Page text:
Goodland Regional Medical Center was the first MCA member to recognize a need for behavioral health and patient education classes — and to ask the MCA for help in meeting it.

Krebill and her staff are hoping to continue to expand the group and one-on-one psychosocial services to meet increasing demand across all 16 member sites.

"We are a package deal"

In 2009, Scherling was still fighting the metastatic breast cancer when her first cancer recurred. In 2010, she sought outside help through Caring for the Heart Ministries to deal with the emotional drain of fighting two cancers at once.

"I needed someone who was on the outside to help sort through all this," says Scherling, who had seen how her cancer was affecting  the wellbeing of her husband and two sons.

"Cancer happens to the family. Guilt is a huge thing — it's very rare that I talk to a cancer patient who doesn't feel some guilt," says Krigel.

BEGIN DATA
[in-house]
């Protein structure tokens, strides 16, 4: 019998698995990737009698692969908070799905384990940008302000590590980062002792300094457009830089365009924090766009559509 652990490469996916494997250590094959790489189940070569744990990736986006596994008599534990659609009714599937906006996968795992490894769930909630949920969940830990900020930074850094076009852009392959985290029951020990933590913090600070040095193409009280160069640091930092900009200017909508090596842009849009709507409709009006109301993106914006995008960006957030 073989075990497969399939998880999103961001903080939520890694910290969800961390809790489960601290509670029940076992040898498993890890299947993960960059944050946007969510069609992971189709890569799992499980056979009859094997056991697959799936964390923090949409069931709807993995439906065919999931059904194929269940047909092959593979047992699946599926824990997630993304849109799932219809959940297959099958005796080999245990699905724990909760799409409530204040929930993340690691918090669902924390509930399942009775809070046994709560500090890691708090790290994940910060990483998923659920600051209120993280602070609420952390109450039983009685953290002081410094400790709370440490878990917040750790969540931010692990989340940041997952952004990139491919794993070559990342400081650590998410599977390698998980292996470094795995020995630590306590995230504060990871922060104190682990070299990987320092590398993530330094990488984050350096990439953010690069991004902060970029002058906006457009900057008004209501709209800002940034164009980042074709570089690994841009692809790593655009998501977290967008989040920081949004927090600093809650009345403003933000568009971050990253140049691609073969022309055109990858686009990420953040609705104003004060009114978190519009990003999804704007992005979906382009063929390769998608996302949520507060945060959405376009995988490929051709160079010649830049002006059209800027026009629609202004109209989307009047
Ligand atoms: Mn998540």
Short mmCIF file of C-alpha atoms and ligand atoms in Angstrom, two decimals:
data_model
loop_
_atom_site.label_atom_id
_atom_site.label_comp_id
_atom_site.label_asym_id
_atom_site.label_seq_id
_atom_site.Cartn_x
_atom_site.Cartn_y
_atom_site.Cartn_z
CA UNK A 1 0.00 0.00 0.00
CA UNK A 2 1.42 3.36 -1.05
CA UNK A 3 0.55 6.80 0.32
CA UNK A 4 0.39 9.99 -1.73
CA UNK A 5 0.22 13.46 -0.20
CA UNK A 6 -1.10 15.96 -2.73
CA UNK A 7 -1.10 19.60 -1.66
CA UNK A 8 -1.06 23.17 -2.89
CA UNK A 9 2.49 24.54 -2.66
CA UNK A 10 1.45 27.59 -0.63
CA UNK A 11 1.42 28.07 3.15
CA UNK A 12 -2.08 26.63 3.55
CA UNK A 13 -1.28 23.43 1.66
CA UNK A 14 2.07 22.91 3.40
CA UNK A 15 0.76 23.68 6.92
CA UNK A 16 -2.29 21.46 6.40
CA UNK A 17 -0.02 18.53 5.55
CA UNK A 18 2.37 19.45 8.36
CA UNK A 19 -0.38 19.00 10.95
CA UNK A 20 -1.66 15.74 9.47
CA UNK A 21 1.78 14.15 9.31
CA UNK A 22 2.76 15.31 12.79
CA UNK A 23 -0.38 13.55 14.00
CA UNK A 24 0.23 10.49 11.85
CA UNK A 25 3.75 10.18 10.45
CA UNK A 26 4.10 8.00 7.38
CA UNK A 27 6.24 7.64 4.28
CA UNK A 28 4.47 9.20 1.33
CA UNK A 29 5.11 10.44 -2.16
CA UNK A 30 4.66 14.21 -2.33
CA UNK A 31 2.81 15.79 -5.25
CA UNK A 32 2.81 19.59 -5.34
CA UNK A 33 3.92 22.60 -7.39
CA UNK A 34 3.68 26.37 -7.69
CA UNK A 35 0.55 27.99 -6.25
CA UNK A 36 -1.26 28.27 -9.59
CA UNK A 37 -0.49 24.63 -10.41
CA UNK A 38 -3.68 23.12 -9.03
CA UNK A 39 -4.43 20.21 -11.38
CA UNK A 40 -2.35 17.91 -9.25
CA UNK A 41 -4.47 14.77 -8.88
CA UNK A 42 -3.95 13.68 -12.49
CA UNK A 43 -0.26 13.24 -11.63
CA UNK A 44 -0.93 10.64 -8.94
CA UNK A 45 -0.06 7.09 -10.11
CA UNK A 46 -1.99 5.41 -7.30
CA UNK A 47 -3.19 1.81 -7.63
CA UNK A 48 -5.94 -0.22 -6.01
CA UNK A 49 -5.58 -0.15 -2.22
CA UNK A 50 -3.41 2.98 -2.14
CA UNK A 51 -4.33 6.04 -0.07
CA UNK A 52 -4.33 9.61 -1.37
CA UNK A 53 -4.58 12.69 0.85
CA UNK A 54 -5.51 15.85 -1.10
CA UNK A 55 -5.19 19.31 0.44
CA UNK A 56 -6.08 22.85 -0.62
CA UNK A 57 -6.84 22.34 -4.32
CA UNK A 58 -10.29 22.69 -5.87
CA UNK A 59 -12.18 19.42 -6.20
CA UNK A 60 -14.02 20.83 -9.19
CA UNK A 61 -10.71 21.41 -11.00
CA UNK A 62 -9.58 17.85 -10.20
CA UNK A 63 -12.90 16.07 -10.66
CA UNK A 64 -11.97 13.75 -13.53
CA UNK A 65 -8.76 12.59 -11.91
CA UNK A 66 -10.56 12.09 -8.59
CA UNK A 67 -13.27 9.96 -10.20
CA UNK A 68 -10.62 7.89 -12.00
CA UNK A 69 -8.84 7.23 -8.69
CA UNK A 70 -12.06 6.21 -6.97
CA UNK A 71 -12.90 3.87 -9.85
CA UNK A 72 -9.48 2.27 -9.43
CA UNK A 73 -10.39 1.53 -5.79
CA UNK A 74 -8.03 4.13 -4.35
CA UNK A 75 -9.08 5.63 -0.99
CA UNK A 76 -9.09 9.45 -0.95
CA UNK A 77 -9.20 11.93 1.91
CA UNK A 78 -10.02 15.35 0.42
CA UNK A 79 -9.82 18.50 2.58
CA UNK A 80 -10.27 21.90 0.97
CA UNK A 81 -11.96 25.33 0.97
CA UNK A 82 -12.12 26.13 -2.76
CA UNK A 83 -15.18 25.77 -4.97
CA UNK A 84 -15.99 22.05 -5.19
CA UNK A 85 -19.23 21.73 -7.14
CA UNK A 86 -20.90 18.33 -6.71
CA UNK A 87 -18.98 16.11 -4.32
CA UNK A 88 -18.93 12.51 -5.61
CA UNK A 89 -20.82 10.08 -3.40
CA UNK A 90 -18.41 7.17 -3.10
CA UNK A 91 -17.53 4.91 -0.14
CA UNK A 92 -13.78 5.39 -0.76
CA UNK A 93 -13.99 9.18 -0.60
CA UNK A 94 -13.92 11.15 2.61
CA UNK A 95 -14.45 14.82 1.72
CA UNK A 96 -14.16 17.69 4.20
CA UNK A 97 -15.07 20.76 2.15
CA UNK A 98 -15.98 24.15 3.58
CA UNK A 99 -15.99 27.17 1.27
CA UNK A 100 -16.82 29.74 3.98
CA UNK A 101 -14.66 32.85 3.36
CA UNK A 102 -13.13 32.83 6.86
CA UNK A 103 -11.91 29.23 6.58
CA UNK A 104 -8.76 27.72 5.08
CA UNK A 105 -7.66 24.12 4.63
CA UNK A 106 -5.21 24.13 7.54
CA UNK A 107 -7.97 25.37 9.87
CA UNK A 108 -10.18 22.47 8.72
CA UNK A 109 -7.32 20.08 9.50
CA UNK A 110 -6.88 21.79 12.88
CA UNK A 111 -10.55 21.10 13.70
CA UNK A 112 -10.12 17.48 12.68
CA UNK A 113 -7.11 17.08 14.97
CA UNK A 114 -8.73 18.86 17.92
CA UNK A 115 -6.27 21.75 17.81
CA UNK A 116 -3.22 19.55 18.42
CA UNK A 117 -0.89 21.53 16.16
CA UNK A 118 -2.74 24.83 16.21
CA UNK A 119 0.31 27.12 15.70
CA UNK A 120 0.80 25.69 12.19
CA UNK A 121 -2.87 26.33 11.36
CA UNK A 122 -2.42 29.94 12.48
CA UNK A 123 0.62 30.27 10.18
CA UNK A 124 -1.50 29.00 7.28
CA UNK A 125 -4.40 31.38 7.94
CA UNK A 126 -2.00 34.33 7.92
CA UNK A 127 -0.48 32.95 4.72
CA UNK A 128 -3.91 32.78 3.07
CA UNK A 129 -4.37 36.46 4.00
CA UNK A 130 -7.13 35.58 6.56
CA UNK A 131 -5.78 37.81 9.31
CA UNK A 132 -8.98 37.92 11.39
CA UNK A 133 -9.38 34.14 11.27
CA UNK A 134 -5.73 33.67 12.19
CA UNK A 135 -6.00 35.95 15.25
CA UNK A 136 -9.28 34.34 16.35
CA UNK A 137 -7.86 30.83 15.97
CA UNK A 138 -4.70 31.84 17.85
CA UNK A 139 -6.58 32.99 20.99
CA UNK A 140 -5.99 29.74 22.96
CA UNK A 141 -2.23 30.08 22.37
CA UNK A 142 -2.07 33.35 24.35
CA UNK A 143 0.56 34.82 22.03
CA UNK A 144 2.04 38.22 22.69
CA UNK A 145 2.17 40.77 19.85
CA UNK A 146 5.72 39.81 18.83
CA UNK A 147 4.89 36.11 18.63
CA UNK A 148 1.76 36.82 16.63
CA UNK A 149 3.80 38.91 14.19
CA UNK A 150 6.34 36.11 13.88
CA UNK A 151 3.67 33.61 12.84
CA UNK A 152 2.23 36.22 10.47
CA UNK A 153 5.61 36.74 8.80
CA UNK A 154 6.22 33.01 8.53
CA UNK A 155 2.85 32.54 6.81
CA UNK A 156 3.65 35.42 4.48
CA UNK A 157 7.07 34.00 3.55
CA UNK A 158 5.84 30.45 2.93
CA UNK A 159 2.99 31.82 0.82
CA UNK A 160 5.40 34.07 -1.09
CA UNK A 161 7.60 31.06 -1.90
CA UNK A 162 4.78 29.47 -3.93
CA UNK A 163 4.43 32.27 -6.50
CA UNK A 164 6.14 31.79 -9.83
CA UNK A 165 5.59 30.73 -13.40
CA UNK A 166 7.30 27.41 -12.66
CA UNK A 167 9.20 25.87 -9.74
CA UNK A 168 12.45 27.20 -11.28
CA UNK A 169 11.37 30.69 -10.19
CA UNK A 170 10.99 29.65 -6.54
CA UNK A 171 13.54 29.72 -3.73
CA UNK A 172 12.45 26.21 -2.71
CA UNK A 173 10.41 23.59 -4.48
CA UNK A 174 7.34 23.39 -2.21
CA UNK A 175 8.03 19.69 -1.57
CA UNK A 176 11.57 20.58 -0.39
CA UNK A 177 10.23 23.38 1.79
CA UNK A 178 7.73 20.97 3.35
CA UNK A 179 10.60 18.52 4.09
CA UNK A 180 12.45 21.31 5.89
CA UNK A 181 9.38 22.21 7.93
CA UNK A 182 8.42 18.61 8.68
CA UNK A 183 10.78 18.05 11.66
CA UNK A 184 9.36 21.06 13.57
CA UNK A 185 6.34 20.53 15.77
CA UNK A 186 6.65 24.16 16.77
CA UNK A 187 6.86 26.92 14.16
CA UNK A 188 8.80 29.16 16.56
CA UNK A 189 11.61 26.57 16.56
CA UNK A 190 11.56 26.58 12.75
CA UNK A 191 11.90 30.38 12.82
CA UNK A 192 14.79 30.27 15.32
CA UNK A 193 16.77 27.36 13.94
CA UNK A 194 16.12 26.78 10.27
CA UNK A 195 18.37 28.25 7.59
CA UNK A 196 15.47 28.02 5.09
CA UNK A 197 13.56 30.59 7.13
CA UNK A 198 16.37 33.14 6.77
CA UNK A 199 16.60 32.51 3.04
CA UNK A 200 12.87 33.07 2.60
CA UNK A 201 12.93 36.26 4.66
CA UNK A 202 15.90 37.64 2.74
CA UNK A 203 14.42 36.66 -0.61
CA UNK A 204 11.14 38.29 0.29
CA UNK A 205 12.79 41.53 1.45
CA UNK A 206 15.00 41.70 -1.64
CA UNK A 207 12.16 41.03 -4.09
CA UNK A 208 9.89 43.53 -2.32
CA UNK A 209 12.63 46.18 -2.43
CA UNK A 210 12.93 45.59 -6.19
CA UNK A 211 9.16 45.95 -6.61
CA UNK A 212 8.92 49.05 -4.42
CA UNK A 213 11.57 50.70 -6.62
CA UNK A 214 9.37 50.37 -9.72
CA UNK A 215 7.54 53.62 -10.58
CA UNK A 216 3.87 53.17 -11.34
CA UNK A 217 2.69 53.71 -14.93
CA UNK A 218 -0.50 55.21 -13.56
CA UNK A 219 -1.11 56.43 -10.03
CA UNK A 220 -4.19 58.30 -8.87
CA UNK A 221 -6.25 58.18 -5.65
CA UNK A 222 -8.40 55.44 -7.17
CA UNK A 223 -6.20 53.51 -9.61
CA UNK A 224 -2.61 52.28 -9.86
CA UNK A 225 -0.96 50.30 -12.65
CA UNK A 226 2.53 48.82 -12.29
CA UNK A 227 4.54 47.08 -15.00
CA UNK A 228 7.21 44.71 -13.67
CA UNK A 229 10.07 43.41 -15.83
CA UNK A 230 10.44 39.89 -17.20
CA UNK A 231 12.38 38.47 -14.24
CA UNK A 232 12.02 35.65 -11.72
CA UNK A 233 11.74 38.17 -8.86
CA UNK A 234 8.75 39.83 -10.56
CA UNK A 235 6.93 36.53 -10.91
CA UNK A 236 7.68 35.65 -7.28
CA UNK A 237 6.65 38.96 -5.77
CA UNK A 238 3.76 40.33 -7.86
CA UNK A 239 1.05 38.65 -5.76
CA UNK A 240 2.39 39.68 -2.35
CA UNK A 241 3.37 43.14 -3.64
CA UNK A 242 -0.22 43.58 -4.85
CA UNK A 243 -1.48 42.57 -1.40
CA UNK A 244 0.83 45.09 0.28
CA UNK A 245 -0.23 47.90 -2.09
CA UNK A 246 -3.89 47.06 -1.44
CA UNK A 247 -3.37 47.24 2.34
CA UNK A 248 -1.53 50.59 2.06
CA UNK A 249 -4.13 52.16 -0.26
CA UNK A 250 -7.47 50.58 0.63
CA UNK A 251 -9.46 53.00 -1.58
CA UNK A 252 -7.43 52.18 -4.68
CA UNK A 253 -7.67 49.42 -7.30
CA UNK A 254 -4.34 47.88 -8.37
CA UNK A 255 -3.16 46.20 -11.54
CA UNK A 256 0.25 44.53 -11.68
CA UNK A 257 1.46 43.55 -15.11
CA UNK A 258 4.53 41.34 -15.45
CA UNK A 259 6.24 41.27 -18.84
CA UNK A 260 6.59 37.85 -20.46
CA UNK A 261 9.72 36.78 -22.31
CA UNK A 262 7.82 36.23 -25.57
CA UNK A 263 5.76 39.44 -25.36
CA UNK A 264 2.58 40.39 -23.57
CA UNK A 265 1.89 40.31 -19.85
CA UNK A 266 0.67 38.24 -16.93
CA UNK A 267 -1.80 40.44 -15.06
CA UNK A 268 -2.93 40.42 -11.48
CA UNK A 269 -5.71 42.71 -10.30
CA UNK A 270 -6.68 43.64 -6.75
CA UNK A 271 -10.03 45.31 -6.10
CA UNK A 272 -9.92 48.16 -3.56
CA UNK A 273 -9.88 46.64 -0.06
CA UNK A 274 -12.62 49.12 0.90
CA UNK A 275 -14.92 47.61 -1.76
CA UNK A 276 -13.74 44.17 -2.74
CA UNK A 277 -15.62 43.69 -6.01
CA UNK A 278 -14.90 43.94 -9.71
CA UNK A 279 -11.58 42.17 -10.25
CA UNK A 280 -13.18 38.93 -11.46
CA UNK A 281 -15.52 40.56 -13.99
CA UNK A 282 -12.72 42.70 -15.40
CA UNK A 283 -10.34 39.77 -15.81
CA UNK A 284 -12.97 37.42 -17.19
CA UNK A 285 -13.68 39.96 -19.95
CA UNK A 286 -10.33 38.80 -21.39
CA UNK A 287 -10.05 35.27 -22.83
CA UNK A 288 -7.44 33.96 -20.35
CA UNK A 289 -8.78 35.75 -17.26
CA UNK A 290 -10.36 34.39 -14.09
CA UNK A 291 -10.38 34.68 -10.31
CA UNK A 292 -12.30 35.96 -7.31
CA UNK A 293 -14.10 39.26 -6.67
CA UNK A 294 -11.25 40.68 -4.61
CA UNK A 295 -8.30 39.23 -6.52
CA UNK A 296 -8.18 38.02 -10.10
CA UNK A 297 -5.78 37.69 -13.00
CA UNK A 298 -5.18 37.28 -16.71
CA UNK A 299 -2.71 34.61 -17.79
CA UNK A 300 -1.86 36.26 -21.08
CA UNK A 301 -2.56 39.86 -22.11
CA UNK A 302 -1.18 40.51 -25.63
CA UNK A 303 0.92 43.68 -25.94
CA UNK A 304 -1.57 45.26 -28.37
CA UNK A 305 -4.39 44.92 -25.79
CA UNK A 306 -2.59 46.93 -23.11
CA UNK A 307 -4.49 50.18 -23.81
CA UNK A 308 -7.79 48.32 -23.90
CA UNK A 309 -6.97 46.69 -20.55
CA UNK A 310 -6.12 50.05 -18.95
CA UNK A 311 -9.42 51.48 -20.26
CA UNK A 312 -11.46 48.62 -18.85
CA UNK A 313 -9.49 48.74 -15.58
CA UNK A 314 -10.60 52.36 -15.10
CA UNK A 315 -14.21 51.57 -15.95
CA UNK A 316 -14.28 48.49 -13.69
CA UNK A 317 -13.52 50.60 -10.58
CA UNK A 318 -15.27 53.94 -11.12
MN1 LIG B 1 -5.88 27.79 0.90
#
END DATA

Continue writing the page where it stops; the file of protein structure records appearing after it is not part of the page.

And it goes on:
Krigel says caregivers often experience a variety of emotions including anger, resentment and guilt —very similar to cancer patients themselves — that can benefit from experiences with a counselor or a support group.

Today, Scherling says she lives "abundantly" with two cancers, thanks to a strong support network from her family, friends and counseling sessions.

"We are a package deal — it is body, spirit and soul. You've gotta treat all three of those to walk through cancer successfully," says Scherling. "At the beginning, we were only treating the body, and that's why I was failing. Now I've found the right mix. You have to be disciplined to treat all three of those parts of your body, but I feel fantastic."

Last modified: Jun 14, 2012